Flying into New York is pretty easy as there are a number of airport options to choose from: JFK in Queens, LaGuardia also in Queens, and Newark in New Jersey. Newark is a bit further out, but I have often found cheaper tickets into there. When you are looking into tickets though, take into account HOW you will be getting from the airport to your hotel (or wherever you are staying).  For example, once I flew into Newark as it was the cheapest flight by about $20. I was staying at my aunt's apartment so there were no shuttles into there, and I was fairly young at the time and it was well after midnight that my flight arrived. So, to avoid a teenager lost on the subway, I took a cab to my aunts house. It cost about $30 to get there...so in the end I did NOT save any money on that flight.  That was kind-of an isolated incident, but I just want to help you think of all the possible costs before you start planning you trip. (Note: Please read my Tuesdays Travels: Overview post for info on how I search for best flight prices and options).


Finding a reasonably priced Hotel in New York City can be like finding a needle in a haystack.  As an FYI, I rarely if ever spend more than $60/night for a hotel anywhere.  When I look for hotels in New York, I have to readjust my thinking about what is "reasonable".  I also have to look at where I am willing to stay.  First and foremost, I would NOT stay in a hotel rated less than 2 or 2 1/2 stars in New York. Second, you need to look at where the hotels are located. Some areas in NYC are less than family friendly.  For me, I like to stay near Times Square as I plan to spend most of my time there (Broadway!). However, it is REALLY expensive to stay in most of the Times Square hotels.  So, I broaden my search, I look for a place that is near enough I could walk or easily take a subway to the attractions I am planning to see. Luckily, Subway access is pretty much everywhere!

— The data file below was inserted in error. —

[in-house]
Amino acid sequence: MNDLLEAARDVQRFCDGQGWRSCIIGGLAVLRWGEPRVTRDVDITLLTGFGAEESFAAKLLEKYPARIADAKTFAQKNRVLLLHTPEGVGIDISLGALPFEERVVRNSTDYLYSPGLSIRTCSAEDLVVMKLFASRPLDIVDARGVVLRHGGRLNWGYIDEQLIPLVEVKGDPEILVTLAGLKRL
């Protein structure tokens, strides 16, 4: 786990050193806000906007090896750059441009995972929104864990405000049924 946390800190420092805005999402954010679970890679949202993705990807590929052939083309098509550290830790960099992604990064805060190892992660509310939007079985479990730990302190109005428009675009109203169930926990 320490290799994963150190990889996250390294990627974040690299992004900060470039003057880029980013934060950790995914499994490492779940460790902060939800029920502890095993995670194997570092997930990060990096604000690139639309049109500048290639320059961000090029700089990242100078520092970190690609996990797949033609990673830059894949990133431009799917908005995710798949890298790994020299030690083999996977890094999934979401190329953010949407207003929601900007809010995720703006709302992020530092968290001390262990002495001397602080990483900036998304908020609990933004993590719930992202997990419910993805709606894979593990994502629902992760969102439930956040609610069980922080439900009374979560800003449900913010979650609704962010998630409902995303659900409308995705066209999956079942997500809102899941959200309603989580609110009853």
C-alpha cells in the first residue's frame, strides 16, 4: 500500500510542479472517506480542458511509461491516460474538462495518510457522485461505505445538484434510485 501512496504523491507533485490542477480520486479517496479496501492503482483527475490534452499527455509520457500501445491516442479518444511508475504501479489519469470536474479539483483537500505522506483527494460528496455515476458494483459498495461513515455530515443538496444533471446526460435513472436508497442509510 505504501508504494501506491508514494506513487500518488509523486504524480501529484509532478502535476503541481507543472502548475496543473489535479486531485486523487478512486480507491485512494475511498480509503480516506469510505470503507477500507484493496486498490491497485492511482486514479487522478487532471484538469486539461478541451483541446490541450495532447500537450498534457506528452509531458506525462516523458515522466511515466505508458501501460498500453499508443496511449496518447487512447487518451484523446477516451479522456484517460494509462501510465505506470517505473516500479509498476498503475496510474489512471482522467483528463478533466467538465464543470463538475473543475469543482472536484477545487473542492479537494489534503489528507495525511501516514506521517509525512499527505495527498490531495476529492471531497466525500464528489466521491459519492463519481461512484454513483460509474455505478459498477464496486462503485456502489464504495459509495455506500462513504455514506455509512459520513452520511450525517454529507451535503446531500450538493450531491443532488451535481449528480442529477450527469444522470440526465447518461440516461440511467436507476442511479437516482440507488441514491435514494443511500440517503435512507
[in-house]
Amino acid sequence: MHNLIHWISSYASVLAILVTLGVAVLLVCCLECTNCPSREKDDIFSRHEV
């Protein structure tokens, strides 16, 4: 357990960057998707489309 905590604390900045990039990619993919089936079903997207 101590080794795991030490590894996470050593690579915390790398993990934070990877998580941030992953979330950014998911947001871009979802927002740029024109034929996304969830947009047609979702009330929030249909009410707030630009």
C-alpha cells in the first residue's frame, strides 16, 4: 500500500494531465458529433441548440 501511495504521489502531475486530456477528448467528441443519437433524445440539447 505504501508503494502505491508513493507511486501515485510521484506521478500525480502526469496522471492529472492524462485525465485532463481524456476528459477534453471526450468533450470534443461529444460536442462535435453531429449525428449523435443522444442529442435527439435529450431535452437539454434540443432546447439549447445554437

A bit more about location. Just to show you how different the prices are depending on where you stay. I just searched for a week in October on Expedia and I can find 2 1/2 star hotels in Newark area as low as $46/night, but the cheapest "Midtown/Broadway" area hotel is $186/night (that is the average price per night-weekend nights cost more than weekday nights). You have to decide what area you are willing to stay in and then you can budget your hotel.